The desire for a better future is the foundation for Design Thinking. Dr. Matthews highlighted how, “design is about going somewhere we have never been before.”

Dr. Matthews engaged the audience as he discussed the applications of Design Thinking.

Dr. Matthews engaged the audience as he discussed the applications of Design Thinking.

UT Science Forum President Amanda Womac noted that, “this topic today is definitely outside of the typical concept of what people think about science.” President Womac emphasized how design science uses empathy and community building to impact societal systems.

Positive impacts to society arise as Design Thinking addresses wicked problems. Wicked problems include societal and cultural barriers that lack a clear solution.

Dr. Matthews has worked in Haiti with the wicked problem of poverty. While designing in Haiti, Dr. Matthews focused on material poverty. Dr. Matthews used the strained resources to redesign for impactful change.

Within the creative process Dr. Matthews found that, “integrity, culture, and how we embrace those ideas are important to design.”

Dr. Matthews is the Associate Dean of Facilities and Technology and Chair of Interior Design in the College of Architecture and Design. Any college major is open to Dr. Matthews’s Design 130 and 430 courses, which integrate the process of Design Thinking.

Dinosaurs still exist as modern birds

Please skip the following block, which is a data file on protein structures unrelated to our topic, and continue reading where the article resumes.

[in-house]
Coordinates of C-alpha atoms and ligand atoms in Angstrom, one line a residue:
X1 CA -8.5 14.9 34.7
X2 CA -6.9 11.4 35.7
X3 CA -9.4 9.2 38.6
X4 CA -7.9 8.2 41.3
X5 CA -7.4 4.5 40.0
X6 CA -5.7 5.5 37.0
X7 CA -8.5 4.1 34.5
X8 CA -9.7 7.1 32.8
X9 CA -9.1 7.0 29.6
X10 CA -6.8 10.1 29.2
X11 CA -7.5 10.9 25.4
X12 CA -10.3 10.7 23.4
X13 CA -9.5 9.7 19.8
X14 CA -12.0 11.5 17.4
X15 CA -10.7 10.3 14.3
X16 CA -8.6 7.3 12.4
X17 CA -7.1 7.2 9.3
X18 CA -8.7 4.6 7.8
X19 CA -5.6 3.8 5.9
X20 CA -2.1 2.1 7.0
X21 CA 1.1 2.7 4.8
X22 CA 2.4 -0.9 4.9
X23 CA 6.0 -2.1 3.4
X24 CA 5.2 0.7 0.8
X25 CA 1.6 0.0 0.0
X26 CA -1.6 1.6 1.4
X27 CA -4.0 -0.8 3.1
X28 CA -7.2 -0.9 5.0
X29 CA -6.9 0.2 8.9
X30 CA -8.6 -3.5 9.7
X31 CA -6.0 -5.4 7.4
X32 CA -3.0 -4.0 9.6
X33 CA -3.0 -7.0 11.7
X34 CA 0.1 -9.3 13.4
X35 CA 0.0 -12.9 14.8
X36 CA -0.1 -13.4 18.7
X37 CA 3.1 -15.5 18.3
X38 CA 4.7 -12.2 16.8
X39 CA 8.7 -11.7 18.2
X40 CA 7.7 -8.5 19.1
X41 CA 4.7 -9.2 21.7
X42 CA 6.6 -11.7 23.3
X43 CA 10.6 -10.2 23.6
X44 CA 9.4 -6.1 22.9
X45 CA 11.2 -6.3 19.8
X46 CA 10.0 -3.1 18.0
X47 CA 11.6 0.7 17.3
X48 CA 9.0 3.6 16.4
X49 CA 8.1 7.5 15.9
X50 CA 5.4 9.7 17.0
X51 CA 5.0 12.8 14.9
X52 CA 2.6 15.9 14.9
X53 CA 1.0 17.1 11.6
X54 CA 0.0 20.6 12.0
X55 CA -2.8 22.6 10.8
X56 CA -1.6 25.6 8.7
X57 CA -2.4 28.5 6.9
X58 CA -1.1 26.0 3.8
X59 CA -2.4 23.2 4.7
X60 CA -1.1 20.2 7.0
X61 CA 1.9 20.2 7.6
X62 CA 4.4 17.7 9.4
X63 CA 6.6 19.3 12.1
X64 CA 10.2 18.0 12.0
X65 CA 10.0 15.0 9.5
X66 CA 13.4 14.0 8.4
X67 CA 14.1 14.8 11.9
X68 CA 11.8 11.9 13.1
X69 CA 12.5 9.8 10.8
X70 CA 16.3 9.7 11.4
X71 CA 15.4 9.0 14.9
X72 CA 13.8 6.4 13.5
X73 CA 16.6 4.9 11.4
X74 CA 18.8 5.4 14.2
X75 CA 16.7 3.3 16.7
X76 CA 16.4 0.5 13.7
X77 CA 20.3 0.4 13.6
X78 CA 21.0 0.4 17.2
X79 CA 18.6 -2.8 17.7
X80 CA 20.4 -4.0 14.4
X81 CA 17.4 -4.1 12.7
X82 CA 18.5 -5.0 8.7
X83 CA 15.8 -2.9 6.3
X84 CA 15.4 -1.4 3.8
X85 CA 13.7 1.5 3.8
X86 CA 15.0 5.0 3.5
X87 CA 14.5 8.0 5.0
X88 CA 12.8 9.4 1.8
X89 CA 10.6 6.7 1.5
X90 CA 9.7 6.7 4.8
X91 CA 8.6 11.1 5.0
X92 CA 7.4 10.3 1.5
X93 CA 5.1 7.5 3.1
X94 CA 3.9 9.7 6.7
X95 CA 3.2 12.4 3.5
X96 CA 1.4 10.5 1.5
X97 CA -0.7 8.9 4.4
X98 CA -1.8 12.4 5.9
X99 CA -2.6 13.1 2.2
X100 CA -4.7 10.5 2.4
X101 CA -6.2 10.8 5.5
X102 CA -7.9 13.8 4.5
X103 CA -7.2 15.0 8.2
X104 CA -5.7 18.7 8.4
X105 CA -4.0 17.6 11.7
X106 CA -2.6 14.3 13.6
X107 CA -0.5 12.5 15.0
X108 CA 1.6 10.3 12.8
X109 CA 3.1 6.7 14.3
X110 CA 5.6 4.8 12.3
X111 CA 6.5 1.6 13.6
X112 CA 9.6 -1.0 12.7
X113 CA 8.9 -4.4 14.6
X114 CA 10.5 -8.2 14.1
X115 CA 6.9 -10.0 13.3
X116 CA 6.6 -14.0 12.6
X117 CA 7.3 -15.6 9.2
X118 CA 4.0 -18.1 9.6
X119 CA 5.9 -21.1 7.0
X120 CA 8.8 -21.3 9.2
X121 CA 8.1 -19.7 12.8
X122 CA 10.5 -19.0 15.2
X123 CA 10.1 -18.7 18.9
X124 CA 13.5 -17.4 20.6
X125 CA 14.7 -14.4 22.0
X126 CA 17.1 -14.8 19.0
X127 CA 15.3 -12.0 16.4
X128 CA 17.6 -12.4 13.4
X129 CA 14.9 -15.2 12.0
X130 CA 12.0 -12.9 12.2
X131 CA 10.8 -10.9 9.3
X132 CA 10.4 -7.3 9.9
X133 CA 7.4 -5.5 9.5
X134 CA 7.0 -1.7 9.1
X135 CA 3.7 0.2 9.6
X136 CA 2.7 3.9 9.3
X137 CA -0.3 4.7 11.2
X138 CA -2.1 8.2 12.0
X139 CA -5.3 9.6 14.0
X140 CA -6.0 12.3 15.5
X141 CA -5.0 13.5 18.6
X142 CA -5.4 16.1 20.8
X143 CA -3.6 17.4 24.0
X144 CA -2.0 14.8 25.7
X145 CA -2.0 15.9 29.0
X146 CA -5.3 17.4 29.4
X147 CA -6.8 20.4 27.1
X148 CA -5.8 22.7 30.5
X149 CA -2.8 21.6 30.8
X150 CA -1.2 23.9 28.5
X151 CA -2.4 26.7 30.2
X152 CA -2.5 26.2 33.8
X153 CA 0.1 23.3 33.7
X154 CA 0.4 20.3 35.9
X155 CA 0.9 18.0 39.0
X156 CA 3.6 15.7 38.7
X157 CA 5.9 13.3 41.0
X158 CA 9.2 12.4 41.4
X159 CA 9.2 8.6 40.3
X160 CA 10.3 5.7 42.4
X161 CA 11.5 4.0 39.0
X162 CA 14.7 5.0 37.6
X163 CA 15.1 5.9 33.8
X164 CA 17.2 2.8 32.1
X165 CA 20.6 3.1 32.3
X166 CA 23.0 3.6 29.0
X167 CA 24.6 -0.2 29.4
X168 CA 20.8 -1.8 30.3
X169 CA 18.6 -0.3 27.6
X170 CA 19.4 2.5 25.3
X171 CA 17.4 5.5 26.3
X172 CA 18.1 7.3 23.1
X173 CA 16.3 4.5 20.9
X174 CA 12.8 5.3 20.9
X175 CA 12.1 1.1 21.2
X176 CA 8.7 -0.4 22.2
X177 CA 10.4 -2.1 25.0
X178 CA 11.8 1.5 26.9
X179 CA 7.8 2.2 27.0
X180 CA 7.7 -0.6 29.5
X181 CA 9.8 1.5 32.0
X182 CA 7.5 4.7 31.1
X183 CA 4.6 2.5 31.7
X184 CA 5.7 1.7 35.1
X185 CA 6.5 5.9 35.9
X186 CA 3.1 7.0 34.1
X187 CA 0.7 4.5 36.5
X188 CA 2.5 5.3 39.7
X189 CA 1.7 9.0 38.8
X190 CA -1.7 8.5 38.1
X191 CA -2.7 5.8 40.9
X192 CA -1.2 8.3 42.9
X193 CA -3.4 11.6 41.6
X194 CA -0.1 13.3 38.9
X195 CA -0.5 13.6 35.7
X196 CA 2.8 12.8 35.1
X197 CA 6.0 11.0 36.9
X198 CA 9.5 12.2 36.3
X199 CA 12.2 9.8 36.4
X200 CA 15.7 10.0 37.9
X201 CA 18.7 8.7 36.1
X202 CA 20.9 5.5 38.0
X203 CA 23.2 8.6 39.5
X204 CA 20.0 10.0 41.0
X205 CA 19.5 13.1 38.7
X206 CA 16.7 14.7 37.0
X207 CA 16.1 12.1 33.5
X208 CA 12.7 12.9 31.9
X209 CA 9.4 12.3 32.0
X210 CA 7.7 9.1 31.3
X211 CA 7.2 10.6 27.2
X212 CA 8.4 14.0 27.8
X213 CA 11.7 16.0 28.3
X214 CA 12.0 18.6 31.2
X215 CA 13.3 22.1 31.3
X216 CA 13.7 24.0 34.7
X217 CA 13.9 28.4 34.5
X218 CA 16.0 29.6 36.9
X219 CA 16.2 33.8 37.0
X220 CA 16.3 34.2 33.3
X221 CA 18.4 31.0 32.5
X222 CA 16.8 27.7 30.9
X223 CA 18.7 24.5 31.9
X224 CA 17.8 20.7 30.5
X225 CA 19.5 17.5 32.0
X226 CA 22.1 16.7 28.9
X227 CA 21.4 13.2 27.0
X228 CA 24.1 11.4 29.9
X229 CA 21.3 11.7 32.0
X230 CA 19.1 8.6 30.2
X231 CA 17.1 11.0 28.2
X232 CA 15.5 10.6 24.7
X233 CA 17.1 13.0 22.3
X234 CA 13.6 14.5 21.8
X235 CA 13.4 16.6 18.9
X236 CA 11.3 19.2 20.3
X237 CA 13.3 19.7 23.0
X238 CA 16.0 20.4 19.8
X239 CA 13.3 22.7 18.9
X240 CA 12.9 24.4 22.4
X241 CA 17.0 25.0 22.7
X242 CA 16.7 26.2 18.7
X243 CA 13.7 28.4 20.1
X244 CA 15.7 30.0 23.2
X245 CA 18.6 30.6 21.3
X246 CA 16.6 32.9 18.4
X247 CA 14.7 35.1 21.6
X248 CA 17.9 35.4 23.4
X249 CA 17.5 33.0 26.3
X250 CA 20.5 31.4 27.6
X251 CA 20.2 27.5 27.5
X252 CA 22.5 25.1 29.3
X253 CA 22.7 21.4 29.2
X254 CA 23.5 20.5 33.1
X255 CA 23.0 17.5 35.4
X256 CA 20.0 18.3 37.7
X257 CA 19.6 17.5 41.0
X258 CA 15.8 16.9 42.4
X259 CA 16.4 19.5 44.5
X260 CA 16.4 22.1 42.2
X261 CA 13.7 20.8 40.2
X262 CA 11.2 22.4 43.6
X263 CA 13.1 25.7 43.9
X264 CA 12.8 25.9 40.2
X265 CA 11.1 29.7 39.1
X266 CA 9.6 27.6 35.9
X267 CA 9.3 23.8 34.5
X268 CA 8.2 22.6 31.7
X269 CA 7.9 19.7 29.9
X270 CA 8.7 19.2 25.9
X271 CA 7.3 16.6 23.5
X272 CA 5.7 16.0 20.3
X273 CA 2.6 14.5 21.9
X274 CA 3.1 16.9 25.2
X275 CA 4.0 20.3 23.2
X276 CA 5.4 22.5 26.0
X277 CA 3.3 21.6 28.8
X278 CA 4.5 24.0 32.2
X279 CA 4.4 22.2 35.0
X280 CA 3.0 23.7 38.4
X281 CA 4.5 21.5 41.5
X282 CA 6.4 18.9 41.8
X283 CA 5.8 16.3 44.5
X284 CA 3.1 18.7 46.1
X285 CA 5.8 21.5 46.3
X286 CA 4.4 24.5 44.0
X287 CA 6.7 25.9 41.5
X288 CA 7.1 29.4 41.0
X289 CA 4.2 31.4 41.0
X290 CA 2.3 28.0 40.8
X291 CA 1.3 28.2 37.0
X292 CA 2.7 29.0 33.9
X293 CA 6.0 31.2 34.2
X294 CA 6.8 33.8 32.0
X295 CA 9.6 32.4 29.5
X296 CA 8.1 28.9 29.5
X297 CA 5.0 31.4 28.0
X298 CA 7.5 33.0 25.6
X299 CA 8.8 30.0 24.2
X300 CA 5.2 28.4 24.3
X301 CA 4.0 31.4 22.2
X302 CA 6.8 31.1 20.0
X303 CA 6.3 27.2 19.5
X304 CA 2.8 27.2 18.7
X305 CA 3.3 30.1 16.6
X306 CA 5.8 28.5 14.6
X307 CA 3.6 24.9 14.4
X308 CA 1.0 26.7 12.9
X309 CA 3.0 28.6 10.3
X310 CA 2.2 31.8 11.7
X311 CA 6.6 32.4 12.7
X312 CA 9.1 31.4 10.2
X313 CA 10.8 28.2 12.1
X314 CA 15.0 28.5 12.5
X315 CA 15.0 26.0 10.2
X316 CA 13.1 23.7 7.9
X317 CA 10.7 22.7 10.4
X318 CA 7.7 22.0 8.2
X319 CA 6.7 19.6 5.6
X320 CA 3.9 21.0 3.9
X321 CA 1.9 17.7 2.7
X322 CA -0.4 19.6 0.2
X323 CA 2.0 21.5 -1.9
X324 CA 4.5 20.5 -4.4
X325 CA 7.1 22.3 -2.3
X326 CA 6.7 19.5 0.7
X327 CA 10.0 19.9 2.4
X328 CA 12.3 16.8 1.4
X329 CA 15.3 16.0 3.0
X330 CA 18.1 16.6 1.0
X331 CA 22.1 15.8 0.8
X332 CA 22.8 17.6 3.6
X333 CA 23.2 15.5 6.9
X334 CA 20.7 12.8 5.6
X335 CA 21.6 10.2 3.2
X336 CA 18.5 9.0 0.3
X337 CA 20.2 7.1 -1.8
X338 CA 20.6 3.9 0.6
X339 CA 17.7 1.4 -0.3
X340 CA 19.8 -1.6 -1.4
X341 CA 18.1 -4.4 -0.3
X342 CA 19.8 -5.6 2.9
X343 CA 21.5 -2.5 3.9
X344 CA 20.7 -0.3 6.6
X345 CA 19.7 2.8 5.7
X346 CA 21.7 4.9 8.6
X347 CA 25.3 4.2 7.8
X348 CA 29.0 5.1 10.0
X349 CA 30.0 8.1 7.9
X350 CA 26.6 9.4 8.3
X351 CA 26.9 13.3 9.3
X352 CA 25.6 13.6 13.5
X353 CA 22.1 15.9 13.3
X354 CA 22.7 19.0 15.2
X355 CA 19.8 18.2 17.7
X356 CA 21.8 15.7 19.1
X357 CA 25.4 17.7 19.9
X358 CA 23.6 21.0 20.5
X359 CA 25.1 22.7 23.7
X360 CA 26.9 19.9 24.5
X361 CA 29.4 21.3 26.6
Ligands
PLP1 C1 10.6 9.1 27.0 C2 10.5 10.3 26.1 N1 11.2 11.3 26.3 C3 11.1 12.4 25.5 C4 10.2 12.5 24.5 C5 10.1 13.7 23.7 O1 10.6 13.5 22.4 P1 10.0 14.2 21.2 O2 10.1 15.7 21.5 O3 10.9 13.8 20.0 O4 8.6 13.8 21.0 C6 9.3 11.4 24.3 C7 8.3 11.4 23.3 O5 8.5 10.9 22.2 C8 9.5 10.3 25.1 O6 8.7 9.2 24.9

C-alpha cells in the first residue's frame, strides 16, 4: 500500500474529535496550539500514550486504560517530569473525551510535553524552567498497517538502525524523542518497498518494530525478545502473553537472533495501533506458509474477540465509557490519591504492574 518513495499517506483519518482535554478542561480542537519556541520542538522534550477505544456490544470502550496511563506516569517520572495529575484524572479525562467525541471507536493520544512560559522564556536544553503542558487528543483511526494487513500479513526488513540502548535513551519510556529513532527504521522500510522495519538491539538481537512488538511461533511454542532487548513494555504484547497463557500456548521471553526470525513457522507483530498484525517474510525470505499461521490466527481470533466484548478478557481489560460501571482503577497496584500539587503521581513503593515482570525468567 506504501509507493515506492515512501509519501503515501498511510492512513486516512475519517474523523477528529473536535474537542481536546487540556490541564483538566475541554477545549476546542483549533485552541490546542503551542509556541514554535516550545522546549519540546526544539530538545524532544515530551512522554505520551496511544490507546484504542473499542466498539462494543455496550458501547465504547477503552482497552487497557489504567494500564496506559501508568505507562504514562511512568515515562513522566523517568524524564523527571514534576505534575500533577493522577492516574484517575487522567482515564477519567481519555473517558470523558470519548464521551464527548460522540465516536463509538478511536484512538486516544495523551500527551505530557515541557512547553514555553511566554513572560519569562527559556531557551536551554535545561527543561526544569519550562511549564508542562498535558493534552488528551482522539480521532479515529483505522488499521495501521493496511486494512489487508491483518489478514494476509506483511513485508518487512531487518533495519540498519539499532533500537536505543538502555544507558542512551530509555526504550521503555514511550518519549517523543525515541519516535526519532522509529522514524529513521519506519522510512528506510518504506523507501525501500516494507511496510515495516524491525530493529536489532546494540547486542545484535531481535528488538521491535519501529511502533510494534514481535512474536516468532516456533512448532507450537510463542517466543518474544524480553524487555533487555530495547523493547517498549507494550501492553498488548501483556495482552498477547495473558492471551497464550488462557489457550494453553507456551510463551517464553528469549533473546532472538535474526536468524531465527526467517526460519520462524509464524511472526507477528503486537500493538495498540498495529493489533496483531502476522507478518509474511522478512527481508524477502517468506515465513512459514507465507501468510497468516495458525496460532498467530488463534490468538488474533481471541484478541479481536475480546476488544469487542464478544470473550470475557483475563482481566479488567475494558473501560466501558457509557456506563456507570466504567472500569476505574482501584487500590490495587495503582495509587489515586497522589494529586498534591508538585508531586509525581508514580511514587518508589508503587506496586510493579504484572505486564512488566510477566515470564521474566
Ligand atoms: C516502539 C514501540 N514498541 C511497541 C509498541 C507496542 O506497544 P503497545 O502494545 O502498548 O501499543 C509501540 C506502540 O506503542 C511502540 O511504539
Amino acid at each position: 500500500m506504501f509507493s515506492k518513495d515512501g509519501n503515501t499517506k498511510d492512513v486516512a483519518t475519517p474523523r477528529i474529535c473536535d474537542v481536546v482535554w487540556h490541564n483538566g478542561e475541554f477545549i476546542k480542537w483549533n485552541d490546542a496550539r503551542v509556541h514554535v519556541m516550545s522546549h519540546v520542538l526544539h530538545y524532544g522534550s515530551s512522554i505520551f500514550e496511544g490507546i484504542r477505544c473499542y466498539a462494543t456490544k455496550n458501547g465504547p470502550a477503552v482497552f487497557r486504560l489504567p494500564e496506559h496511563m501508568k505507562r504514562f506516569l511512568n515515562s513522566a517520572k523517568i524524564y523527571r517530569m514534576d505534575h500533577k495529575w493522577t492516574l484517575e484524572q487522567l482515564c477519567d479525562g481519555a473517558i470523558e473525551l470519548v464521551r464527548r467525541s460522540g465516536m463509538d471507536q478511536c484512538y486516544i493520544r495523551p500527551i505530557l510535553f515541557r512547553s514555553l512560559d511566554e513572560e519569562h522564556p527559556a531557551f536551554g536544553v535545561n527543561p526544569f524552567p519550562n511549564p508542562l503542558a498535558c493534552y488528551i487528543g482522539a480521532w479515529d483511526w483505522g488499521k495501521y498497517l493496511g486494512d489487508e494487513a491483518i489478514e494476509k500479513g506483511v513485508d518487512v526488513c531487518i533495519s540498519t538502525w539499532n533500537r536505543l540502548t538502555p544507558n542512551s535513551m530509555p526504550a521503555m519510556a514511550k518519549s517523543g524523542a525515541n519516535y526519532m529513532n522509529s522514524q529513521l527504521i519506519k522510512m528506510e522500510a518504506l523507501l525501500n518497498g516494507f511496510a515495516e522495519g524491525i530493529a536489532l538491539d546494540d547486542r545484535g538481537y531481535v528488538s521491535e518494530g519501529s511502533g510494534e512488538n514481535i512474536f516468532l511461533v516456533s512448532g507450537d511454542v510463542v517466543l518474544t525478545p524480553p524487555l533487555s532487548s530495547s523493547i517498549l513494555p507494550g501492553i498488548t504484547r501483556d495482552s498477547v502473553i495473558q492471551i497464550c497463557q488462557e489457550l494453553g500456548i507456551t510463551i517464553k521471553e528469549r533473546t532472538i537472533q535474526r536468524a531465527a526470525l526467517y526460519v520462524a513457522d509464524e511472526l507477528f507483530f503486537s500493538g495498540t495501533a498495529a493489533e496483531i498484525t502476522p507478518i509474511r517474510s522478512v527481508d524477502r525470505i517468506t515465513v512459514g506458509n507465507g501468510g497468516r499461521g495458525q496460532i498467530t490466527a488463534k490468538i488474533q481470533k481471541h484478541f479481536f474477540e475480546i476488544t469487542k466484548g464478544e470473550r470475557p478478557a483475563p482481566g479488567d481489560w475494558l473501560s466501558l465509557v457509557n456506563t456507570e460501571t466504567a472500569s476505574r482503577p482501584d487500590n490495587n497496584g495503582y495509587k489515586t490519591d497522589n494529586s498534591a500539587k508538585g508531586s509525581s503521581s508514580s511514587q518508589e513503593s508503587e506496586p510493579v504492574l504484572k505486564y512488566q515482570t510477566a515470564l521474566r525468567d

KNOXVILLE, Tenn. – The University of Tennessee (UT) Science Forum guest speaker Dr. Colin Sumrall revealed that modern-day birds are living descendants of dinosaurs.

Dr. Sumrall is an assistant professor of ecology and evolutionary biology at UT. For ten years Dr. Sumrall has taught the Age of the Dinosaurs class. The class explains how the dinosaur lineage did not end 65 million years ago when an asteroid hit Earth.

The skulls of the Seagull and the Allosaurus dinosaur have similarly structured holes of the jaw and eye socket.

The skulls of the Seagull and the Allosaurus dinosaur have similarly structured jaws and eye sockets.

According to Dr. Sumrall, “the idea of dinosaur extinction is 19th-century science.”

The mass extinction killed the largest predator dinosaurs, but seven or eight small dinosaur lineages survived.

Dr. Sumrall referred to the mass extinction as, “a pseudo-extinction because rather than the last dinosaur on Earth die, we simply changed the name of the last dinosaur on Earth to bird.”

The bird lineage began with the dinosaur Archaeopteryx. Over time dinosaur characteristics of a stiff tail and three toes evolved in present-day birds.

The Archaeopteryx fossil cast displays evidence of feathers and enlargement of the brain seen in birds today.

The Archaeopteryx fossil cast displays evidence of feathers and enlargement of the brain seen in birds today.

An extra hinge jaw and a wishbone are dinosaur adaptations that help birds fly. These adaptations support Dr. Sumrall’s belief that, “all birds are equally related to dinosaurs.”

Although people have not recognized the dinosaur and bird genealogy, Dr. Sumrall insisted that the, “lineage persists regardless of our opinion of them.”